To care for victims of Hurricane Harvey, we are collaborating with Organizational Resilience International (a partner since Hurricane Katrina) to implement a 3-phase psychological support project for Hurricane Harvey victims in the Houston area.
Since December 2017, our team has been speaking with clergy members from across the Greater Houston area to identify and assess their needs regarding how to support both church and community members in the wake of the September disaster. During this time, the RMF team of psychological trauma experts also provided consultations to ministers across the affected area, and began planning to provide several trainings for ministers and religious leaders from around the impacted area over the coming months.
For our first training sessions, the RMF trauma team was on the ground in Houston from January 27, 2018 to January 30, 2018. Senior Consultant Lisa Tieszen and Dr. Annie Farnsworth worked with Dr. Kevin Becker, the trauma team leader, to provide a two-day training program to approximately 24 clergy members and lay leaders of the Disciples of Christ Church from across the region. The training sessions took place on January 28th and 29th at Houston’s Iglesia Christiana El Redentor and are designed to assist clergy members in their understanding of the impact of traumatic events and to promote the identification of strategies for self-care among caregivers.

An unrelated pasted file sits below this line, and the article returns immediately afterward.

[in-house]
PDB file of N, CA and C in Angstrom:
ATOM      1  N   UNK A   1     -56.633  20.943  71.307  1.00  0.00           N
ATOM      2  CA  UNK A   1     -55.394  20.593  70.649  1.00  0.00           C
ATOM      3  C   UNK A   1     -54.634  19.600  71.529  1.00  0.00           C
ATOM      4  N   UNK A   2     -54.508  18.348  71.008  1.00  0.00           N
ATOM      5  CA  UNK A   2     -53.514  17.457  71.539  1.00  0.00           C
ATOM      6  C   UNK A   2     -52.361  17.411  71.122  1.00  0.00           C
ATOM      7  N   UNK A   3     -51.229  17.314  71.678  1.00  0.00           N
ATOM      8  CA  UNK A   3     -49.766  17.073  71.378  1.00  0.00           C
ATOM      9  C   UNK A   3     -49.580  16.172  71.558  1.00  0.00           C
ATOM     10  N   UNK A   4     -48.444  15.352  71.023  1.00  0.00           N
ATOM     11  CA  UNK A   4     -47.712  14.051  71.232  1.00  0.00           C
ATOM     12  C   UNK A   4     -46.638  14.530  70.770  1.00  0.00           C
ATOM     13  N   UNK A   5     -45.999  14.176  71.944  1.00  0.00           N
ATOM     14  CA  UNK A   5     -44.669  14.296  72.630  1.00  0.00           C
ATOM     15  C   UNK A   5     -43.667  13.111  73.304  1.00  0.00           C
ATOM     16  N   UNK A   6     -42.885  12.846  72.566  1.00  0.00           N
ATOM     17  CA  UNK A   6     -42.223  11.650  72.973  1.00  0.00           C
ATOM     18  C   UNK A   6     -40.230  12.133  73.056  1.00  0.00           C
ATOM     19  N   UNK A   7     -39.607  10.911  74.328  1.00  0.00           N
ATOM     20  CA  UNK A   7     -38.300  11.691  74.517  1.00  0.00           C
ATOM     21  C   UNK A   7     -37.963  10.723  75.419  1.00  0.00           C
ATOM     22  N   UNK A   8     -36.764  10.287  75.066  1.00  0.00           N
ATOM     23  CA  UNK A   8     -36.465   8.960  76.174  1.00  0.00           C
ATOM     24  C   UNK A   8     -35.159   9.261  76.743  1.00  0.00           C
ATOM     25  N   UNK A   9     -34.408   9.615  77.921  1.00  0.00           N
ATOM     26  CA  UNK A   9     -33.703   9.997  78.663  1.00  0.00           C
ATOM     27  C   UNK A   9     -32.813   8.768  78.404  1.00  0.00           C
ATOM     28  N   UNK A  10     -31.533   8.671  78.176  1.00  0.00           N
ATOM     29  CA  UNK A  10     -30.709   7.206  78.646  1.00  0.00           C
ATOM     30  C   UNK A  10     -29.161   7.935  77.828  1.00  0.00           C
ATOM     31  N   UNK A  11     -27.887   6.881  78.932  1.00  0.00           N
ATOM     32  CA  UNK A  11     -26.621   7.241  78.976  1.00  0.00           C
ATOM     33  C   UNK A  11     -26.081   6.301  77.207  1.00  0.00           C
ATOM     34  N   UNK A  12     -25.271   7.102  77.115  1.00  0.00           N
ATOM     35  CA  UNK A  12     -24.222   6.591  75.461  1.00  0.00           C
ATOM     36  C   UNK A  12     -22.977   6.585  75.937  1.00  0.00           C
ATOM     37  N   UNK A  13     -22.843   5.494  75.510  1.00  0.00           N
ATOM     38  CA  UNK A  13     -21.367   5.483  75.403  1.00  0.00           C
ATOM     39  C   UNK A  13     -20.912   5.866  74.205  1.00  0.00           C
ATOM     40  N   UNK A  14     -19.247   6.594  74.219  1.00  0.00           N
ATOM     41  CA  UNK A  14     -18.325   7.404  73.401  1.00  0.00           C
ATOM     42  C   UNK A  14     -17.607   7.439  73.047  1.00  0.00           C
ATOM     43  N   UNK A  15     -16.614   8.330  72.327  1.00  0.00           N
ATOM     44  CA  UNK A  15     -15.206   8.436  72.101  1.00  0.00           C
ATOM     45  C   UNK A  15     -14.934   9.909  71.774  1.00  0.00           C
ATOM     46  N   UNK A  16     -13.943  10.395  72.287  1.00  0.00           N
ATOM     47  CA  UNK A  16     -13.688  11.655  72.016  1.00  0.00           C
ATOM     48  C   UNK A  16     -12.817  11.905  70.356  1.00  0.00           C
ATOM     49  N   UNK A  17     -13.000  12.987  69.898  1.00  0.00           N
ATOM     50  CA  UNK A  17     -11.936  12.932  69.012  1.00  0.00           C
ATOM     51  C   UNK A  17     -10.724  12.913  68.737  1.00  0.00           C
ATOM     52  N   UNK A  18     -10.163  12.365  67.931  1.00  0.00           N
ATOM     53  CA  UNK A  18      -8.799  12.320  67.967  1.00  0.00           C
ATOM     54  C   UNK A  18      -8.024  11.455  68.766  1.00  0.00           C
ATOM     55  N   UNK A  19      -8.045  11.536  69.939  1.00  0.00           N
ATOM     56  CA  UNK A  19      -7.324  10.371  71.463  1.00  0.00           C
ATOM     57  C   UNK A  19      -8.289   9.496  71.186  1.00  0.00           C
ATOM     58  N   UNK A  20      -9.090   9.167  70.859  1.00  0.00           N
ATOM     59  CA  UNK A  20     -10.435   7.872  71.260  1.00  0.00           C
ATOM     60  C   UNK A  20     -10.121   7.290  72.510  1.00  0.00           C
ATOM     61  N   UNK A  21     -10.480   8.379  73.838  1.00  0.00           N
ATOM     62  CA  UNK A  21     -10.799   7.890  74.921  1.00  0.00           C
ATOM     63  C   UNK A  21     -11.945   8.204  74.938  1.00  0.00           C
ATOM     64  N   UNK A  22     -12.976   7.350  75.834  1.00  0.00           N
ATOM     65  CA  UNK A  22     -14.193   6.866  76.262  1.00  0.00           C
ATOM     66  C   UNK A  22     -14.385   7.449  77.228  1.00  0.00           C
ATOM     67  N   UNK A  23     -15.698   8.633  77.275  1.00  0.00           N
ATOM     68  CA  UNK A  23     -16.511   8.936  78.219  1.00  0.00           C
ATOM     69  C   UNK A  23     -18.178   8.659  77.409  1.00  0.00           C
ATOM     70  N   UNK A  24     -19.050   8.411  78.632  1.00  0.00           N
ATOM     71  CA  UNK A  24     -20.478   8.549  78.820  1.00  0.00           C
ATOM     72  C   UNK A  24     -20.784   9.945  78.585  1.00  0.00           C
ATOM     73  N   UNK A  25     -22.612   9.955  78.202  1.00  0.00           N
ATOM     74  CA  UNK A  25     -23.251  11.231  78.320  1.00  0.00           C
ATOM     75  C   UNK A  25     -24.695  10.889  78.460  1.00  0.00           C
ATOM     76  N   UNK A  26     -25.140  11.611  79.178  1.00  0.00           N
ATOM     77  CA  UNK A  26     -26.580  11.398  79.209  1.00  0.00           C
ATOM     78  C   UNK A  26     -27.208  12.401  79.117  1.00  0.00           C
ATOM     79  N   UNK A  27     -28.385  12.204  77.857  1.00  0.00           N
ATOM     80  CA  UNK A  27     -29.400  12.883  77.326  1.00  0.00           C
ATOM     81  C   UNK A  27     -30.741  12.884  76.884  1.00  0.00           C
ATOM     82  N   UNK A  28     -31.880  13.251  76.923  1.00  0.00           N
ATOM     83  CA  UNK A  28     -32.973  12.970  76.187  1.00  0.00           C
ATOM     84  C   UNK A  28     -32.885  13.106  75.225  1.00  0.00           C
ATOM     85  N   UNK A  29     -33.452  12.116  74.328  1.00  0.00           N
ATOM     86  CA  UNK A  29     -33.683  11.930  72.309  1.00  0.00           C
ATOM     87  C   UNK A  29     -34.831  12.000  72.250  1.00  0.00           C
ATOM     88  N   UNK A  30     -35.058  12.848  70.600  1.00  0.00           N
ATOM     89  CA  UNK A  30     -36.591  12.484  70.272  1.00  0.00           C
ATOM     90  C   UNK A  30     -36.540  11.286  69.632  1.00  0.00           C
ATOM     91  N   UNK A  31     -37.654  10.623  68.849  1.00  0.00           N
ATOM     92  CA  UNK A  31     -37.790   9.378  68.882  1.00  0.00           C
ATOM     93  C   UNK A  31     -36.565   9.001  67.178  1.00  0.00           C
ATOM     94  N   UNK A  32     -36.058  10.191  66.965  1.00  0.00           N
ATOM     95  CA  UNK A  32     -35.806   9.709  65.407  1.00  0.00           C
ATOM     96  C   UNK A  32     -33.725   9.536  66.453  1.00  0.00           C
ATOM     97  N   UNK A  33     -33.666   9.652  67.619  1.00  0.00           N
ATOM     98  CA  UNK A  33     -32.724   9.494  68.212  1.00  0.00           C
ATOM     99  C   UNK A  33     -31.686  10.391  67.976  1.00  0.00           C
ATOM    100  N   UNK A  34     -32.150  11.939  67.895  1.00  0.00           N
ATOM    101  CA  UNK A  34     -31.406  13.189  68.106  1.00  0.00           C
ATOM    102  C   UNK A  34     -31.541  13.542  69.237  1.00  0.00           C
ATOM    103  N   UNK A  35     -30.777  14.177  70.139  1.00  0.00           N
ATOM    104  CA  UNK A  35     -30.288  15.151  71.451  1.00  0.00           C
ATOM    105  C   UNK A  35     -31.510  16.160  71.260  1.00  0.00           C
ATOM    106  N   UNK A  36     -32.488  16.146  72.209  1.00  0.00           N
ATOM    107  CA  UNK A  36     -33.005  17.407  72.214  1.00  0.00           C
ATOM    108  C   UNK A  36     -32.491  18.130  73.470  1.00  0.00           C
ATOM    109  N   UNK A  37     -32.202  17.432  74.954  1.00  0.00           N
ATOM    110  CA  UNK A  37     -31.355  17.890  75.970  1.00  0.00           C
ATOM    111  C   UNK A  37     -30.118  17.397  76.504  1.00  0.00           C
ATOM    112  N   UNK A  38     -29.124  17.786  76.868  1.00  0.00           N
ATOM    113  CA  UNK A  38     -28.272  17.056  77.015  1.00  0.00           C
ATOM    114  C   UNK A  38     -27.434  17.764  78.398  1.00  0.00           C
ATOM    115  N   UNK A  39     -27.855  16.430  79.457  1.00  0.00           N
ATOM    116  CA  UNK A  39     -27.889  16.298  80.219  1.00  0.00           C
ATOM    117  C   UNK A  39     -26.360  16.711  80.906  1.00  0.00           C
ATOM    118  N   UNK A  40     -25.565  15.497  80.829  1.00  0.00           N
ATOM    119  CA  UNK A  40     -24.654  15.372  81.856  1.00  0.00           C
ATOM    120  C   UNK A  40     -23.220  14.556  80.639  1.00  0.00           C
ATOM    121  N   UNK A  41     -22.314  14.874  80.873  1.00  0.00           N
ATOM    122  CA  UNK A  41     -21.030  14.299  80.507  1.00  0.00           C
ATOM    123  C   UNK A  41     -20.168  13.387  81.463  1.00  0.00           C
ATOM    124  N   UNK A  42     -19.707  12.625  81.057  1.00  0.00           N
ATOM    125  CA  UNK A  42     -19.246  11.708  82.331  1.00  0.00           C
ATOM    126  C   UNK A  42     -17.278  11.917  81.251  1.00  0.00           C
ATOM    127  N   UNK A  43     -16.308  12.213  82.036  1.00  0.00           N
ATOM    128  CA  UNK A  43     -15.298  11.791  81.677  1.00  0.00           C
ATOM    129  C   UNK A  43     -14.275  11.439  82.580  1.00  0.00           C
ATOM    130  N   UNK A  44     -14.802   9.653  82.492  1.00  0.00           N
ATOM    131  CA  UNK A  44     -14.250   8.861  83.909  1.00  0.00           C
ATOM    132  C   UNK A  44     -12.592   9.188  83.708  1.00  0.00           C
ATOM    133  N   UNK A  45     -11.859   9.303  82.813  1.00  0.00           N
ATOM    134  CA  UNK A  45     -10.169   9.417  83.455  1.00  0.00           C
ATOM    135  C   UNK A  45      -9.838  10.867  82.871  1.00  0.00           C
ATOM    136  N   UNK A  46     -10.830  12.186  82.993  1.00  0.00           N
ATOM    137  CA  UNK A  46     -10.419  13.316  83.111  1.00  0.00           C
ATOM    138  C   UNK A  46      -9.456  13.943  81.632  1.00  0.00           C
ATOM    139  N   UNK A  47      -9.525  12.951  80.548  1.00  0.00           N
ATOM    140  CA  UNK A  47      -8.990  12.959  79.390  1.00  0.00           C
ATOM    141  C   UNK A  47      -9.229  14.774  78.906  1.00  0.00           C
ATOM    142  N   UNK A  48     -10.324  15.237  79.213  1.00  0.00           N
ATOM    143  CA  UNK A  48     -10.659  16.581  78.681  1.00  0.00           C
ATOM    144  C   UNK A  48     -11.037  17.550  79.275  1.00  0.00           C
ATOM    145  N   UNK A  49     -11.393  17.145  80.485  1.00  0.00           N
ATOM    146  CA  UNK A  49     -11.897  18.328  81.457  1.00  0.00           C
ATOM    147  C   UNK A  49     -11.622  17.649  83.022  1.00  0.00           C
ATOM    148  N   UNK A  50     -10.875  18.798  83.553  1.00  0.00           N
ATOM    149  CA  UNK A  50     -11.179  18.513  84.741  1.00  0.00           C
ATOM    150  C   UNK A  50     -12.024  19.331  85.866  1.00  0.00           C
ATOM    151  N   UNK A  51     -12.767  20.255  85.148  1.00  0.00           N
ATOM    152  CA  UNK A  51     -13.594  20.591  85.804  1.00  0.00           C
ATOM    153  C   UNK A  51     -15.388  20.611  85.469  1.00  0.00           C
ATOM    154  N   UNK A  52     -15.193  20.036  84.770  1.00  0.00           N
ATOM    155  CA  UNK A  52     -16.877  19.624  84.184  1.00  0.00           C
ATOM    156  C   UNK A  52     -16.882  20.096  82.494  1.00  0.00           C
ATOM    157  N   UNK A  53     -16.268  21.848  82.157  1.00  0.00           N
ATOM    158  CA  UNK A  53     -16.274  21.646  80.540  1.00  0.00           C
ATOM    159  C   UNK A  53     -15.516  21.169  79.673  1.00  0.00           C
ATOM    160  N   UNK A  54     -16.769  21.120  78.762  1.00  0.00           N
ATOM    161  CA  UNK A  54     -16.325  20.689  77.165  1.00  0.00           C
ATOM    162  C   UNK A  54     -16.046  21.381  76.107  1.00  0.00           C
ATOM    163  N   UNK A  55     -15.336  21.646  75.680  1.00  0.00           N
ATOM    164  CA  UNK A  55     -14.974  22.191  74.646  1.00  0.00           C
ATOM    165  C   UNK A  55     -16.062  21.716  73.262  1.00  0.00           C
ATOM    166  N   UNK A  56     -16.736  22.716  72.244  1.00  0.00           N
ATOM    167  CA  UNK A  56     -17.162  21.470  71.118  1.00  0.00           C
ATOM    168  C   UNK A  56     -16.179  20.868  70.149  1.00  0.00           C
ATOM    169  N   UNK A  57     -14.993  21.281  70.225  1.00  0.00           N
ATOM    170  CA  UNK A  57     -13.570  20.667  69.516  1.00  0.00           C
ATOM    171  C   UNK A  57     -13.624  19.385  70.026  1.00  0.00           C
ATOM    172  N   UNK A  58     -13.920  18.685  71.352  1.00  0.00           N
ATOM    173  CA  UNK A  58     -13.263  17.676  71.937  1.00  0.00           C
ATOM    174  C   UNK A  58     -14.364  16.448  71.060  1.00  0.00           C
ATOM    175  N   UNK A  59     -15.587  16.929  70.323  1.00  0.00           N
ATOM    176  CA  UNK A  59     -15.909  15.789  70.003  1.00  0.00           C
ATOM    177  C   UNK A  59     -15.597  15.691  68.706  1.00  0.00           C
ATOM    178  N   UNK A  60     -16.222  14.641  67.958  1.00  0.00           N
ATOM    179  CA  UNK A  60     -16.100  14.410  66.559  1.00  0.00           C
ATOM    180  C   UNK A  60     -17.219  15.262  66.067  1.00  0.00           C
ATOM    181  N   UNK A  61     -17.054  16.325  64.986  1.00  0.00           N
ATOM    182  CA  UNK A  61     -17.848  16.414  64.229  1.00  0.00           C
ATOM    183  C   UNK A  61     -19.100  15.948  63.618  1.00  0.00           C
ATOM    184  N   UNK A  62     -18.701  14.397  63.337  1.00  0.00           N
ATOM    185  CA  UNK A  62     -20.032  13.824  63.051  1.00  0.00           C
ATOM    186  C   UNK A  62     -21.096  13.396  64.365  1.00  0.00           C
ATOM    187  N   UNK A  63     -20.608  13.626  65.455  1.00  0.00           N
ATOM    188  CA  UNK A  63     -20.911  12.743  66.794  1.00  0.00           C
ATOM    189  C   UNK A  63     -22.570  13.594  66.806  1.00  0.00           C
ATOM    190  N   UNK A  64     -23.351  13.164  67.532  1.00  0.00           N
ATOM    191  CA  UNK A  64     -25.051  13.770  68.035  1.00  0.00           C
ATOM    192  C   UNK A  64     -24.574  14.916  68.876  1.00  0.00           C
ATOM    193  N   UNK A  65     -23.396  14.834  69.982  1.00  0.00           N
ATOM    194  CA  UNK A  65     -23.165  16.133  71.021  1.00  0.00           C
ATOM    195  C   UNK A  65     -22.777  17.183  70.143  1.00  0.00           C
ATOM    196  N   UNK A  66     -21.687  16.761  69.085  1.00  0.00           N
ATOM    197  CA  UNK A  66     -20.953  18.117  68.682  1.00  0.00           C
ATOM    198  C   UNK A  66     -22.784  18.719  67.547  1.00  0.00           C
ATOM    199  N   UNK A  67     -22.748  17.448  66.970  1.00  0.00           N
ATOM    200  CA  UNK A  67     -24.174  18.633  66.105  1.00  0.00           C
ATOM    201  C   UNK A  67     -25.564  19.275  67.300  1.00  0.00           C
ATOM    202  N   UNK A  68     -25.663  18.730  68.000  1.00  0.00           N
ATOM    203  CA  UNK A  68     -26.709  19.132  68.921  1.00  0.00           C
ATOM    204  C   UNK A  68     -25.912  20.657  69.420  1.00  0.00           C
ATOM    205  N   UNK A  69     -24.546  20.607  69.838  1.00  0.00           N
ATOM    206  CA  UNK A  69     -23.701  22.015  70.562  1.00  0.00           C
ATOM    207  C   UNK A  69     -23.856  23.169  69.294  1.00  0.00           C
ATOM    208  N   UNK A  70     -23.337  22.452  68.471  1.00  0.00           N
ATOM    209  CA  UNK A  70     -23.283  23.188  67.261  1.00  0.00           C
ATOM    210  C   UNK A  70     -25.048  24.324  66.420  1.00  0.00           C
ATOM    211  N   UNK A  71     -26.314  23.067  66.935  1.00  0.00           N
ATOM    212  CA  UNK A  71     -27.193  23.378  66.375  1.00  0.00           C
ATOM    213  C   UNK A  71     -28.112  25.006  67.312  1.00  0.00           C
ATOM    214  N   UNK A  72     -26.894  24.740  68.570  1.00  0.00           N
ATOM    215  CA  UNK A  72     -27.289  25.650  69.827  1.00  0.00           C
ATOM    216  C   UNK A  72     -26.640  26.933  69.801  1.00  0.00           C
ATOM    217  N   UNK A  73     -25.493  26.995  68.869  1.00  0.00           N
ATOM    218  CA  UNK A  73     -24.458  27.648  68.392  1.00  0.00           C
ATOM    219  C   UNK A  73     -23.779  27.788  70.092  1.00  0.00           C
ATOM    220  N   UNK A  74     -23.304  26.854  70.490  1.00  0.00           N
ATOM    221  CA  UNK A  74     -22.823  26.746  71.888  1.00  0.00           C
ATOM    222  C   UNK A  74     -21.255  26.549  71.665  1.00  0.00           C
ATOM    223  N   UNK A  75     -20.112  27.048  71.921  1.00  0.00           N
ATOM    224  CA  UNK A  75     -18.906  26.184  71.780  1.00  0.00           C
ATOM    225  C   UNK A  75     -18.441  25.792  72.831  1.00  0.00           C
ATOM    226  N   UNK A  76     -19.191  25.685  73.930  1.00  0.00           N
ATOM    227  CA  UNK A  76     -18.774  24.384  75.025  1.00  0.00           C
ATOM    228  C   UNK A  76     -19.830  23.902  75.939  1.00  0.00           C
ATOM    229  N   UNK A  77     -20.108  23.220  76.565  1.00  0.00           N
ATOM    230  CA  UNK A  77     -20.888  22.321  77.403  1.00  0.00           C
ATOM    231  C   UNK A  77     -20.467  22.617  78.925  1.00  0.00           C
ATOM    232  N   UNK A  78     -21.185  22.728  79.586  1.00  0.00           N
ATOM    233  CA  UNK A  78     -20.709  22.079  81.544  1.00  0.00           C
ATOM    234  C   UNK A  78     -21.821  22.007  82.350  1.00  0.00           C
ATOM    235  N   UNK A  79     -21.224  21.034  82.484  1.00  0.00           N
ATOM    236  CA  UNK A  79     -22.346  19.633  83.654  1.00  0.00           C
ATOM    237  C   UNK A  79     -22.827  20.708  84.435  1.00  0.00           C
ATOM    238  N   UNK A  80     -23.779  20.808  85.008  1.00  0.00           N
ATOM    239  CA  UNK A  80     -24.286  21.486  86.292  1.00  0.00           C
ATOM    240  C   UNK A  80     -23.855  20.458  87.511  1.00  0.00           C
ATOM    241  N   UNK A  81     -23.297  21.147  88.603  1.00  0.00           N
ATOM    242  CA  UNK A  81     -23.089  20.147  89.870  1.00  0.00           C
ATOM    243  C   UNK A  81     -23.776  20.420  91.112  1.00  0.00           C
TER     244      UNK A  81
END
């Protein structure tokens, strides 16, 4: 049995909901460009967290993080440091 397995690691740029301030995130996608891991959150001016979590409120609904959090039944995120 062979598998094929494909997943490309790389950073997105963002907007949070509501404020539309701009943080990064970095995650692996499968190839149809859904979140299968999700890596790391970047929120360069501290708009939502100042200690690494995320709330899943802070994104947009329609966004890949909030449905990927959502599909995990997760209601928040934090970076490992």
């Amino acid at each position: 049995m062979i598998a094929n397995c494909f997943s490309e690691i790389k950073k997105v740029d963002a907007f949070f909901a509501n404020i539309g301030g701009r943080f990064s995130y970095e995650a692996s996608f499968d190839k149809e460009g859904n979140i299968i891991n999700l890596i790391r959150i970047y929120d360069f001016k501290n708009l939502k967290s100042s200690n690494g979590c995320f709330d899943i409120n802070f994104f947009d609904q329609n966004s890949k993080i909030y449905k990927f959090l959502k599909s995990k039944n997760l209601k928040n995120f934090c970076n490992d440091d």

To accomplish these goals, the training sessions covered the following topics:
Lifecycle of a Disaster: Provided an overview of the long-term recovery process that communities experience following a mass tragedy/disaster such as Hurricane Harvey.